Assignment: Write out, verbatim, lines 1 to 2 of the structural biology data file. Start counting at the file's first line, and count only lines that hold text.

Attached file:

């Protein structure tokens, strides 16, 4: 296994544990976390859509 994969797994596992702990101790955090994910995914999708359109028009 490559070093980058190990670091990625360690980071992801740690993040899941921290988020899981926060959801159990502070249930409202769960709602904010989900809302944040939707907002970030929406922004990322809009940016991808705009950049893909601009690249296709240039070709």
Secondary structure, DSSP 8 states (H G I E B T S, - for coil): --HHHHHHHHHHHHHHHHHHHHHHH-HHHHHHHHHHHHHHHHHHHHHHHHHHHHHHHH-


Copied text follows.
């Protein structure tokens, strides 16, 4: 296994544990976390859509 994969797994596992702990101790955090994910995914999708359109028009 490559070093980058190990670091990625360690980071992801740690993040899941921290988020899981926060959801159990502070249930409202769960709602904010989900809302944040939707907002970030929406922004990322809009940016991808705009950049893909601009690249296709240039070709």
Secondary structure, DSSP 8 states (H G I E B T S, - for coil): --HHHHHHHHHHHHHHHHHHHHHHH-HHHHHHHHHHHHHHHHHHHHHHHHHHHHHHHH-